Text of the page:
The general conversation was chiefly carried on at the upper end of the table; as the authors there seemed to possess the greatest courage of the tongue. As to the crew at the lower end, if they did not make much figure in talking, they did in eating. Never was there a more determined, inveterate, thoroughly-sustained attack on the trencher, than by this phalanx of masticators. When the cloth was removed, and the wine began to circulate, they grew very merry and jocose among themselves. Their jokes, however, if by chance any of them reached the upper end of the table, seldom produced much effect. Even the laughing partner did not seem to think it necessary to honor them with a smile; which my neighbour Buckthorne accounted for, by informing me that there was a certain degree of popularity to be obtained, before a bookseller could afford to laugh at an author's jokes.

Among this crew of questionable gentlemen thus seated below the salt, my eye singled out one in particular. He was rather shabbily dressed; though he had evidently made the most of a rusty black coat, and wore his shirt-frill plaited and puffed out voluminously at the bosom. His face was dusky, but florid--perhaps a little too florid, particularly about the nose, though the rosy hue gave the greater lustre to a twinkling black eye. He had a little the look of a boon companion, with that dash of the poor devil in it which gives an inexpressibly mellow tone to a man's humor. I had seldom seen a face of richer promise; but never was promise so ill kept. He said nothing; ate and drank with the keen appetite of a gazetteer, and scarcely stopped to laugh even at the good jokes from the upper end of the table. I inquired who he was. Buckthorne looked at him attentively. "Gad," said he, "I have seen that face before, but where I cannot recollect. He cannot be an author of any note. I suppose some writer of sermons or grinder of foreign travels."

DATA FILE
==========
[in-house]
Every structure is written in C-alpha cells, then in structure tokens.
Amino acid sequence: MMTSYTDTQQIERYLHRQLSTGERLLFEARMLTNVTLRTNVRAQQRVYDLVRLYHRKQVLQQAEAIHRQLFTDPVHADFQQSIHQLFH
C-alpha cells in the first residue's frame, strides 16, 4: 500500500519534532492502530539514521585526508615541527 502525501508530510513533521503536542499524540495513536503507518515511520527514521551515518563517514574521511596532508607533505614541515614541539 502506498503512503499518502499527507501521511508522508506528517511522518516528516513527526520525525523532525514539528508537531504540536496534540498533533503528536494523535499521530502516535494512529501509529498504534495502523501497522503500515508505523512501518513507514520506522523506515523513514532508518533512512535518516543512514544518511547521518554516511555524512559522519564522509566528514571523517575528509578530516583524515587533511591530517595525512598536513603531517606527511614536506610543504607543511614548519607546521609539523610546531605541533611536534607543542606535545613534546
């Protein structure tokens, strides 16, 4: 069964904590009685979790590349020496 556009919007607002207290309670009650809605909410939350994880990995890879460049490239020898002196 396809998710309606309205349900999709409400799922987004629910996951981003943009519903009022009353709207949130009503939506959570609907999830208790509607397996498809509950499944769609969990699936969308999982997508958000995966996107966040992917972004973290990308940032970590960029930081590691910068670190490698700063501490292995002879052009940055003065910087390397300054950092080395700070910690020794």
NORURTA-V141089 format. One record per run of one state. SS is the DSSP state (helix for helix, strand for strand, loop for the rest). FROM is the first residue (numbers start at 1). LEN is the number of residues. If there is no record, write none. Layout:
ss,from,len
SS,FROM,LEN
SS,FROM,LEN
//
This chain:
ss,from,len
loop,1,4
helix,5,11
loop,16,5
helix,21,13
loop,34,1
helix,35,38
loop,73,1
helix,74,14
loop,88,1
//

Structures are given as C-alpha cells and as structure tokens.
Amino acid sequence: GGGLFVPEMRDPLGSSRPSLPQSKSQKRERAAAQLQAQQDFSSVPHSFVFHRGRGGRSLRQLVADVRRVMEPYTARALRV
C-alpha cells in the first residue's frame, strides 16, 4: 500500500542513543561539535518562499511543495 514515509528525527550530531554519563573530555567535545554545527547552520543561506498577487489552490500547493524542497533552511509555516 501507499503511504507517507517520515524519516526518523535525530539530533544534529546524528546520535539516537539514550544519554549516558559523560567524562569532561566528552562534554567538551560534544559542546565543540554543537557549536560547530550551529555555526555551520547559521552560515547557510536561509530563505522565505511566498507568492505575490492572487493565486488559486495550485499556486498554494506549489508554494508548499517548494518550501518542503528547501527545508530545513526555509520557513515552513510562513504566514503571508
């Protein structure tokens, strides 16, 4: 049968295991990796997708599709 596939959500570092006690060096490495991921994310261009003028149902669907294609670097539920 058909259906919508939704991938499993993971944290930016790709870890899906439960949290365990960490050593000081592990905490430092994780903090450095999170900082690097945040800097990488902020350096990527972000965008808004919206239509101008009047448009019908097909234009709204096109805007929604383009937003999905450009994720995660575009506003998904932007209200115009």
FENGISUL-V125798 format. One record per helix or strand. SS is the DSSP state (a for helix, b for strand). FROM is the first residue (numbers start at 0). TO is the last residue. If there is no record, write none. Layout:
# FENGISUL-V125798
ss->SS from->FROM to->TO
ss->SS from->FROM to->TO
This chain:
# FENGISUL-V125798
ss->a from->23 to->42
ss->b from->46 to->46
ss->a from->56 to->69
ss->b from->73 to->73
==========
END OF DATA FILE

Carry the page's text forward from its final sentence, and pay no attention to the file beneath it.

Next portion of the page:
After dinner we retired to another room to take tea and coffee, where we were re-enforced by a cloud of inferior guests. Authors of small volumes in boards, and pamphlets stitched in blue paper. These had not as yet arrived to the importance of a dinner invitation, but were invited occasionally to pass the evening "in a friendly way." They were very respectful to the partners, and indeed seemed to stand a little in awe of them; but they paid very devoted court to the lady of the house, and were extravagantly fond of the children. I looked round for the poor devil author in the rusty black coat and magnificent frill, but he had disappeared immediately after leaving the table; having a dread, no doubt, of the glaring light of a drawing-room. Finding nothing farther to interest my attention, I took my departure as soon as coffee had been served, leaving the port and the thin, genteel, hot-pressed, octavo gentlemen, masters of the field.